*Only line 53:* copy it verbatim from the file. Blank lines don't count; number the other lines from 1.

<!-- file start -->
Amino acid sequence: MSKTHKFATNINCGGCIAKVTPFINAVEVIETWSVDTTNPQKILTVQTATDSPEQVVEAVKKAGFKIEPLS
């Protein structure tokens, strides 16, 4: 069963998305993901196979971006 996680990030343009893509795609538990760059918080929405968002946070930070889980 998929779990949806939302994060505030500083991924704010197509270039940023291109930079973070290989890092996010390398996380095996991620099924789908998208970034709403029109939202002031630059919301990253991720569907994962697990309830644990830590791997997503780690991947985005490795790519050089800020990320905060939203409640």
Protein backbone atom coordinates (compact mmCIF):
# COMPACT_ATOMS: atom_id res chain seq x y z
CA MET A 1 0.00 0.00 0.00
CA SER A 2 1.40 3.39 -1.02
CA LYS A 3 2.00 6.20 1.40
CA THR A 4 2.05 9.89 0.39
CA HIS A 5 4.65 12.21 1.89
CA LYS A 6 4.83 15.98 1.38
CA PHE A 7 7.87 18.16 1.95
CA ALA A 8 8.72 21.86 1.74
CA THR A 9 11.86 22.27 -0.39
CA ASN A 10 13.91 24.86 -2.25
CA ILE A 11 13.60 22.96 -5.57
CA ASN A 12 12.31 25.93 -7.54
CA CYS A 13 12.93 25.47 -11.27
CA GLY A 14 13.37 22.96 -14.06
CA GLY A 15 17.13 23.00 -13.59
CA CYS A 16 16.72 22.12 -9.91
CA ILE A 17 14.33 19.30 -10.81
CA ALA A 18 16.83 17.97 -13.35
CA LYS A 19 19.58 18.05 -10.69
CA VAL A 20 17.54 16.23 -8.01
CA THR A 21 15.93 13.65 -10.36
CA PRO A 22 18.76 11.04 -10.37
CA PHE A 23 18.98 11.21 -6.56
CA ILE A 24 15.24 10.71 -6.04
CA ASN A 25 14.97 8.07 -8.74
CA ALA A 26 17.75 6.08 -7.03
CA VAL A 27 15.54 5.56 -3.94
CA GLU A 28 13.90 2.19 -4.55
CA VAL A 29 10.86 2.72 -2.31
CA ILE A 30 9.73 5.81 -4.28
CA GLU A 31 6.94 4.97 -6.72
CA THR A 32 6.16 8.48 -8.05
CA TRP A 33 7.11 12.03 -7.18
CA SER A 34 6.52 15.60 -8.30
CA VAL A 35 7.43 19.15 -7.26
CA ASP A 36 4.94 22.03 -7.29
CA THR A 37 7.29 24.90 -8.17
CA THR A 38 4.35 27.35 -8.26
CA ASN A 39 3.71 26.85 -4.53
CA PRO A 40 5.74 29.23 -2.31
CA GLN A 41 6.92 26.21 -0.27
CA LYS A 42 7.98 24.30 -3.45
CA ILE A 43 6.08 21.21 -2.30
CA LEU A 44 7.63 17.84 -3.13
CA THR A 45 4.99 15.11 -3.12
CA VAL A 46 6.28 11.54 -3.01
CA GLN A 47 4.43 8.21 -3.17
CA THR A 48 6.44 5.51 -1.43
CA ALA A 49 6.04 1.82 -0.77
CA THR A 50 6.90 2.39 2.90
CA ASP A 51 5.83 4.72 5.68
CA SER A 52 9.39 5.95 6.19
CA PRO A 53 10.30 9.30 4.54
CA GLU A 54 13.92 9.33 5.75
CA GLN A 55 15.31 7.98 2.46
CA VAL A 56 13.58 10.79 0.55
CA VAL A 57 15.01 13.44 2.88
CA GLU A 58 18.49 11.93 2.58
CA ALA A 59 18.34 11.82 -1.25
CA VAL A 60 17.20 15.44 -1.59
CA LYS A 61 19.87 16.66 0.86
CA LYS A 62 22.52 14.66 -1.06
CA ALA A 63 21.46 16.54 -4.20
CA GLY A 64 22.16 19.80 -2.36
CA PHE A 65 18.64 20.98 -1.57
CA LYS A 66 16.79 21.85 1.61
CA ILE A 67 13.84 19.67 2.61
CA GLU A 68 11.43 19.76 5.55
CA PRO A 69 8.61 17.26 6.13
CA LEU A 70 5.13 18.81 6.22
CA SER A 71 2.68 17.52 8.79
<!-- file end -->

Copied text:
CA ALA A 49 6.04 1.82 -0.77